Interview: Pierre Novellie is Cool Peter at Soho Theatre
18-20 April | 8:30pm | £12-£13
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We caught up with one of the best up-and-coming comedians in the United Kingdom, Pierre Novellie, to talk being cool, being funny, being a bad audience member & MORE!
Hi Pierre! Or is it Peter? Intriguing… Who is Cool Peter?
He’s an abstract representation of how difficult it is to name a show.
How cool would you say you are on a scale from socks-and-sandles to Bowie-and-Bing?
David Bowie wearing socks and sandals.
Who is the coolest person in comedy right now?
It depends – there are comedians who are cool to the public and then comedians who are cool to other comedians. I am probably neither.
You started out with the Cambridge Footlights – no pressure there, then! Did that feel like an important step at the time?
It mostly just felt like messing around doing comedy with your friends! People will hold it against you if they find out you did it so you have to be discreet.
Who are your comedy heroes?
Every single audience member who, upon being asked a simple, meaningless question by a comedian, realises that the answer needs to be rapid and brief rather than fully accurate.
Who are your comedy villains?
Every single audience member who, upon being asked a simple, meaningless question by a comedian, decides to:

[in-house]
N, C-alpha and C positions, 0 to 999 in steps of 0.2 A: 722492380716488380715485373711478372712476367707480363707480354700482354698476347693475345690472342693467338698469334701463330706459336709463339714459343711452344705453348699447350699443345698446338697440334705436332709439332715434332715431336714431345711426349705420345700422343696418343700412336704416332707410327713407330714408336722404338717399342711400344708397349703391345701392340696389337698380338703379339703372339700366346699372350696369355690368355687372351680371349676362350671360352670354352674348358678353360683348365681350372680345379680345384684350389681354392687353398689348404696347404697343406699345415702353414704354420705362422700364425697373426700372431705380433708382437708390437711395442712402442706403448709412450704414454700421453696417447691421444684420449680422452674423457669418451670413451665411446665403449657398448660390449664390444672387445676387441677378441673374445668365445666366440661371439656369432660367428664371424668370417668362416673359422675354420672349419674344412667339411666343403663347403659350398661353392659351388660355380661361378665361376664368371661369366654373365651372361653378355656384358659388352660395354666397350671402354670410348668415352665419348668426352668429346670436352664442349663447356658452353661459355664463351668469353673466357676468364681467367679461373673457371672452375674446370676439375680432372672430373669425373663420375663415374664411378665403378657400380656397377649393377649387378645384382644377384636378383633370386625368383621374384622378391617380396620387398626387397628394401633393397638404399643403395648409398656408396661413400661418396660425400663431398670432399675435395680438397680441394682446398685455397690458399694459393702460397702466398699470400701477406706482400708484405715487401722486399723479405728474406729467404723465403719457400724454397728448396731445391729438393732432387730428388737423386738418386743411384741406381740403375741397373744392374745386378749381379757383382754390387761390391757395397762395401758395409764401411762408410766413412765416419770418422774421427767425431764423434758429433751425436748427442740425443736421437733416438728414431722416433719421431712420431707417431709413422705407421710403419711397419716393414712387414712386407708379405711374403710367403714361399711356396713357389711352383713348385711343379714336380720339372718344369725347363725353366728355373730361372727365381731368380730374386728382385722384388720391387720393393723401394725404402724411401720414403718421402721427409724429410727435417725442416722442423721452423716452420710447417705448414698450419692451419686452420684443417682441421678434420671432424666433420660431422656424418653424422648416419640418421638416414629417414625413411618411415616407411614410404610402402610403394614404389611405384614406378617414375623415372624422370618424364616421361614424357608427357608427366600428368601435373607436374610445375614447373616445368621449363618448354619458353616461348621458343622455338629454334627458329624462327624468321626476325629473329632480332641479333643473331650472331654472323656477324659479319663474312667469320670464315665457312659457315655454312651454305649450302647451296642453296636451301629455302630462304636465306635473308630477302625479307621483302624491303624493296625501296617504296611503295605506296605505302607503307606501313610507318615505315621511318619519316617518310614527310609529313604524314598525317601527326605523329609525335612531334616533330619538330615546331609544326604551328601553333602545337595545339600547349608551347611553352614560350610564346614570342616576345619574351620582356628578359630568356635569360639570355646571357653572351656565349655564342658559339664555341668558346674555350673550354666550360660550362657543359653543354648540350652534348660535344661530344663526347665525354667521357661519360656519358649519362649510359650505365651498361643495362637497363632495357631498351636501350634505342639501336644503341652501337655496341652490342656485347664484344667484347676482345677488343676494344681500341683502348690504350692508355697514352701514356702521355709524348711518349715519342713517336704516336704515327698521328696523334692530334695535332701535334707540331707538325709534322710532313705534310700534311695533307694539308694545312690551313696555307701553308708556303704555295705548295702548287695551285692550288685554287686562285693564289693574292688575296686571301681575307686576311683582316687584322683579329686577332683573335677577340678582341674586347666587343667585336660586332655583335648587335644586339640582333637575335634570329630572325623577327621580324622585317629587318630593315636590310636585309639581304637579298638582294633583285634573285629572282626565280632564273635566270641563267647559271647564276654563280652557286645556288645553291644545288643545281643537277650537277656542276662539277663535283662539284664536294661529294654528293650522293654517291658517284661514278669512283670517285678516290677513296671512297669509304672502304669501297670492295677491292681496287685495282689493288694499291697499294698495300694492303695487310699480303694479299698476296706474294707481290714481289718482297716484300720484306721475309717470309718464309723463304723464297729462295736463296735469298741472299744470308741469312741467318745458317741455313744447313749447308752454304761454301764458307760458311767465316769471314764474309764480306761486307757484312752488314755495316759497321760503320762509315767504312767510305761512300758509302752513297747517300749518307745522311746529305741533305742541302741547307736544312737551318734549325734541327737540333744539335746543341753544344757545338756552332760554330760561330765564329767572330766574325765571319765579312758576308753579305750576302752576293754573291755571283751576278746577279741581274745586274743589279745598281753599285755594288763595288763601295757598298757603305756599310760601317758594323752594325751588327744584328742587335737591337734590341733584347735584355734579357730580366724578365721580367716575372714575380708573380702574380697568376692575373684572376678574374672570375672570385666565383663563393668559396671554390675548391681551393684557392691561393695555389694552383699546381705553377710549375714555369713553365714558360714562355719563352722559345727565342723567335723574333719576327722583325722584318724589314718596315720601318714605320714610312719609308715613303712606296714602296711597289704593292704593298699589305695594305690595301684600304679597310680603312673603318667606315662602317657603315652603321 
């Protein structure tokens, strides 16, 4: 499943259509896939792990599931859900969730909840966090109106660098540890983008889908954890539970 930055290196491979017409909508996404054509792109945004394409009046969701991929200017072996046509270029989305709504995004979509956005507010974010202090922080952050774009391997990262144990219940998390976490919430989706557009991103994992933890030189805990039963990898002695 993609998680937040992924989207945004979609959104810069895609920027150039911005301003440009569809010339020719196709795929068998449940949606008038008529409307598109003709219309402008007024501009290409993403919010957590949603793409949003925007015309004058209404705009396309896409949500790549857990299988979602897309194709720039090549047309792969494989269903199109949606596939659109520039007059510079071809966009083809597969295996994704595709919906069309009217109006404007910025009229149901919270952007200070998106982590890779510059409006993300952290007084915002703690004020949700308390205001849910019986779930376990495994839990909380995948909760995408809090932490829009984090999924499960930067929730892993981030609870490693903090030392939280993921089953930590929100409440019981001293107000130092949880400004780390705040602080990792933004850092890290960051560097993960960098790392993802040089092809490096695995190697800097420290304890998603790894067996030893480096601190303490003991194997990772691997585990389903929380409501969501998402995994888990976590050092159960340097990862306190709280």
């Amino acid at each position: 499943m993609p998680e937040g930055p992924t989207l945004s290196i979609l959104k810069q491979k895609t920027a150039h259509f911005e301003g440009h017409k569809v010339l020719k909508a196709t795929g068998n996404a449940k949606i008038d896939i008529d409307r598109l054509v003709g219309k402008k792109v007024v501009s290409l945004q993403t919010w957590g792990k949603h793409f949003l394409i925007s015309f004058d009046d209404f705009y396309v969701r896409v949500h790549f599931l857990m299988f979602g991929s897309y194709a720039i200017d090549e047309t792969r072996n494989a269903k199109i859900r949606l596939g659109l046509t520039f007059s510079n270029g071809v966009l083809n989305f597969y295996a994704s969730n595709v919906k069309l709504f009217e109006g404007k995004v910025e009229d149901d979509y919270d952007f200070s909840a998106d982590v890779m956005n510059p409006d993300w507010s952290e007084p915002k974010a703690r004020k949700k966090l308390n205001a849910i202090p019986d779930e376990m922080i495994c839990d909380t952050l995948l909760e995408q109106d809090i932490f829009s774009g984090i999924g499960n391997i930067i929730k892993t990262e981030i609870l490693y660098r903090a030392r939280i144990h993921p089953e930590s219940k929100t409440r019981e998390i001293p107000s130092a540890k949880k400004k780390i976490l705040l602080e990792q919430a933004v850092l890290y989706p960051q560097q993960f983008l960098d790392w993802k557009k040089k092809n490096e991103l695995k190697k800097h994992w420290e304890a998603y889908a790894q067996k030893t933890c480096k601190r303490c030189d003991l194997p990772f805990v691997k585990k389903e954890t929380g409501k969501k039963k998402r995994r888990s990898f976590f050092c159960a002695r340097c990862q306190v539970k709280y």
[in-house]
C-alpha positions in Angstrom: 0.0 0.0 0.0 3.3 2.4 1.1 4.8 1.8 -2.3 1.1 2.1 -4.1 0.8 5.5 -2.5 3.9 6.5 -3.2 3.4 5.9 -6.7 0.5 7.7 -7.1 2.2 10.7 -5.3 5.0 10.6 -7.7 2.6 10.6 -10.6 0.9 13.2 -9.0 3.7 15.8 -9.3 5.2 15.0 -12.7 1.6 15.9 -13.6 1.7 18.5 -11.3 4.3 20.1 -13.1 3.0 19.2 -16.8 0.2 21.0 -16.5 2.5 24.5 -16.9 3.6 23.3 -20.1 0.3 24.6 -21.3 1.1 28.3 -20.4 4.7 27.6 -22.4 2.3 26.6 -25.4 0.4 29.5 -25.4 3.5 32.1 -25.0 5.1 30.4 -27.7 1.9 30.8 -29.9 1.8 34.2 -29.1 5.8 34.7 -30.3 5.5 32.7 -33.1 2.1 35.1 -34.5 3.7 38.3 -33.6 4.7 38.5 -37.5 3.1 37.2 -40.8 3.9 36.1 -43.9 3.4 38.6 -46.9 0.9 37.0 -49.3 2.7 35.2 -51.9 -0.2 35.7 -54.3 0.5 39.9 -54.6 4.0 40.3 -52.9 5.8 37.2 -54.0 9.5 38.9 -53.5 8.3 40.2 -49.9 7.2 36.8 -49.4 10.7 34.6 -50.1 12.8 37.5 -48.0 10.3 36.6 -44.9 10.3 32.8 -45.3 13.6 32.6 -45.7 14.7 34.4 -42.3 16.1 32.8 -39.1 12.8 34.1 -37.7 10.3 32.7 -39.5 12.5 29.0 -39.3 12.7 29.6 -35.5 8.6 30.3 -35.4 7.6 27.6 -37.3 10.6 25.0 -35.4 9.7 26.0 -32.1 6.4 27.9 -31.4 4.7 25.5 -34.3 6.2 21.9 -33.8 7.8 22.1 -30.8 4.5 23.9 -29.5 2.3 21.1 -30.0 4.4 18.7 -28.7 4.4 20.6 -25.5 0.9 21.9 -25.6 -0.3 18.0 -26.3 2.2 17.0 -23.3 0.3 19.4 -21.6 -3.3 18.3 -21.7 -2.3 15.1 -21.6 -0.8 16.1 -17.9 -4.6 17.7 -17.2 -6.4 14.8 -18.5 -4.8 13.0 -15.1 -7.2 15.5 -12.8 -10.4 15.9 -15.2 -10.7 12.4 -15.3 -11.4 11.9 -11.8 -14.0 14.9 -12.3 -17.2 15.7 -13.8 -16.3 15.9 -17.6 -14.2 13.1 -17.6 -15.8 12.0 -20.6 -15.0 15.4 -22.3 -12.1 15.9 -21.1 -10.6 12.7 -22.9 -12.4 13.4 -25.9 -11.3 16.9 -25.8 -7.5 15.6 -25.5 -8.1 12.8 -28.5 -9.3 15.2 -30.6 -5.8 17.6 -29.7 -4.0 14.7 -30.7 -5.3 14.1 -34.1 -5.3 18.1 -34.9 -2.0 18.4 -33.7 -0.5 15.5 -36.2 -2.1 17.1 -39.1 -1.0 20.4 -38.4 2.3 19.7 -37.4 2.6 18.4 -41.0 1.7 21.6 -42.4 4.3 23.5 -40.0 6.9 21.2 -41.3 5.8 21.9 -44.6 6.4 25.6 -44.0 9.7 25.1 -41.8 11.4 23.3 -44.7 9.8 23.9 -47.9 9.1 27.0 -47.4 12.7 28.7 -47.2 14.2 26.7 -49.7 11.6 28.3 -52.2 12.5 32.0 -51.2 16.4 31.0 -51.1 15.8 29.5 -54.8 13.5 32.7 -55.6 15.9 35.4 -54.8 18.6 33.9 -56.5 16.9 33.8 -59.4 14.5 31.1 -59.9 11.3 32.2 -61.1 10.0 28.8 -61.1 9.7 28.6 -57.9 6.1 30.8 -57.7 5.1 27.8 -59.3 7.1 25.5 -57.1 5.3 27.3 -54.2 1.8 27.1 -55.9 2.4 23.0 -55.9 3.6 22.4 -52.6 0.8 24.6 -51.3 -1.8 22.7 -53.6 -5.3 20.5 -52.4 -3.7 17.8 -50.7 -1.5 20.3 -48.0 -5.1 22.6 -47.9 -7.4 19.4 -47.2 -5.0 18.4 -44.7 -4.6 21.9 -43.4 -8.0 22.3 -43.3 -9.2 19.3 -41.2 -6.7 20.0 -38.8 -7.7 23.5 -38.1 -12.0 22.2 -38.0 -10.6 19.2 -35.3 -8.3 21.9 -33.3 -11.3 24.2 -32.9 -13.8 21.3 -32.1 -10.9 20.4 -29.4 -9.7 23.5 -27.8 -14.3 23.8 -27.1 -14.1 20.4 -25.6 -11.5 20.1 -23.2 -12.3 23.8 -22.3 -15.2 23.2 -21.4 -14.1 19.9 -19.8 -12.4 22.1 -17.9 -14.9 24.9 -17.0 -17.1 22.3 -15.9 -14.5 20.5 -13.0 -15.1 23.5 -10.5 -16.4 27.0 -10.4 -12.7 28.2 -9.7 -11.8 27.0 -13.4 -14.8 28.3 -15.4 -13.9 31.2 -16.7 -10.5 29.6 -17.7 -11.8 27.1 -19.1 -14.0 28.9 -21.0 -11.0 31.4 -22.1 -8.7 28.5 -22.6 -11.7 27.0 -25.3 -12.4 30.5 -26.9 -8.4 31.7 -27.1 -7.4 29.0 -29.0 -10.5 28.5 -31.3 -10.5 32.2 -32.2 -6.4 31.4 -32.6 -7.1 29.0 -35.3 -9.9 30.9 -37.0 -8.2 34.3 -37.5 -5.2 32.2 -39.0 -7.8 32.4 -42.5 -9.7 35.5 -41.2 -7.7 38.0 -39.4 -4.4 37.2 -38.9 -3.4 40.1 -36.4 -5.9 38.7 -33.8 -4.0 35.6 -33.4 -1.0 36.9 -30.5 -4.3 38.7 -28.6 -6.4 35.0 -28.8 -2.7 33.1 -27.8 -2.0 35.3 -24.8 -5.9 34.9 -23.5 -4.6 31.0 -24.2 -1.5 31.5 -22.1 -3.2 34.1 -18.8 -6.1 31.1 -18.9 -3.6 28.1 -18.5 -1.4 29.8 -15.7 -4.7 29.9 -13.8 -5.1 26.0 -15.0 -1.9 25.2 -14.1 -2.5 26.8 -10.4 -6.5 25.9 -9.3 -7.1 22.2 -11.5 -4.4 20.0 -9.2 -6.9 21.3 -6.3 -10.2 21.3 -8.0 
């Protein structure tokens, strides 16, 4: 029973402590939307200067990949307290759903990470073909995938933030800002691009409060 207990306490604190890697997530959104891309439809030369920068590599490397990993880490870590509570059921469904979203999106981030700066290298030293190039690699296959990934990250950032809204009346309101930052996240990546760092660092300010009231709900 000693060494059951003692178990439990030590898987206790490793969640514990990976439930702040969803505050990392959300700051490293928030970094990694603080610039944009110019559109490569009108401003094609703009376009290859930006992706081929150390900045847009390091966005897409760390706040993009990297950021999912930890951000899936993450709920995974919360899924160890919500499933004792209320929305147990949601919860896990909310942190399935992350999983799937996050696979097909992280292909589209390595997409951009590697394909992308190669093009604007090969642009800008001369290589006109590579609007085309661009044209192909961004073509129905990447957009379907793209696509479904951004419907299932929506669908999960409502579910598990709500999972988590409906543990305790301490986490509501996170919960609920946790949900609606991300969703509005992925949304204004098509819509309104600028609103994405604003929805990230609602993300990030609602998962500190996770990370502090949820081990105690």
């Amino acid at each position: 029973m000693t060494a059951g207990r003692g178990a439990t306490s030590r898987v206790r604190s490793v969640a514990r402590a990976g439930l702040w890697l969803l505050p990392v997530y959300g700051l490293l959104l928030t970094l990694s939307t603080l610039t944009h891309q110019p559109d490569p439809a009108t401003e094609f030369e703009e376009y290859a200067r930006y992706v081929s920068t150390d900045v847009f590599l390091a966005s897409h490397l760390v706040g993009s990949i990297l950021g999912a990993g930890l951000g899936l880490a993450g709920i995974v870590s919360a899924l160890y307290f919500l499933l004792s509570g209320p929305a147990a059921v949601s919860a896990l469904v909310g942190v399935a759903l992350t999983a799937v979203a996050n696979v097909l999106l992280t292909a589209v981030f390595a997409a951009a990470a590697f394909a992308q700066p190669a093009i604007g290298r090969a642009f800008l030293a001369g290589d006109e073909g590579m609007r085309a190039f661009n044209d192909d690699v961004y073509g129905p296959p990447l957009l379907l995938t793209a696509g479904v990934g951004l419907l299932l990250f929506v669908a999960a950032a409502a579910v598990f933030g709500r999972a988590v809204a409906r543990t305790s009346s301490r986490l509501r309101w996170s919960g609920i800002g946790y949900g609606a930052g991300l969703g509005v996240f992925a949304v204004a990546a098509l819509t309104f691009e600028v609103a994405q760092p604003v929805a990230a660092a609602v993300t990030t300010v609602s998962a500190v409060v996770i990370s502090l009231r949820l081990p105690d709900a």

- Umm and ahh
- Second-guess the comedian
- Tell an unfunny lie
- Be deliberately evasive
- Attempt to be as accurate and long-winded as possible
What are your favourite places to go to in London?
I’m a sucker for a niche cinema – I’d sit in one for days and just let the films wash over me if it wouldn’t be seen to indicate a mental health issue by friends and family. Likewise diners, I’d sit in one and just let the beef wash over me if it wouldn’t be seen to indicate a mental health issue by friends and family.
Finding that the rewards of Warhammer might not have been quite so worthwhile as he thought in his youth, Pierre Novellie picks his way through an equally perilous adulthood, littered with rats and chicken bones – and that’s just the journey to the end of his street. That’s not cool. But then a dawning realisation that very little is cool helps Pierre start to feel good after all.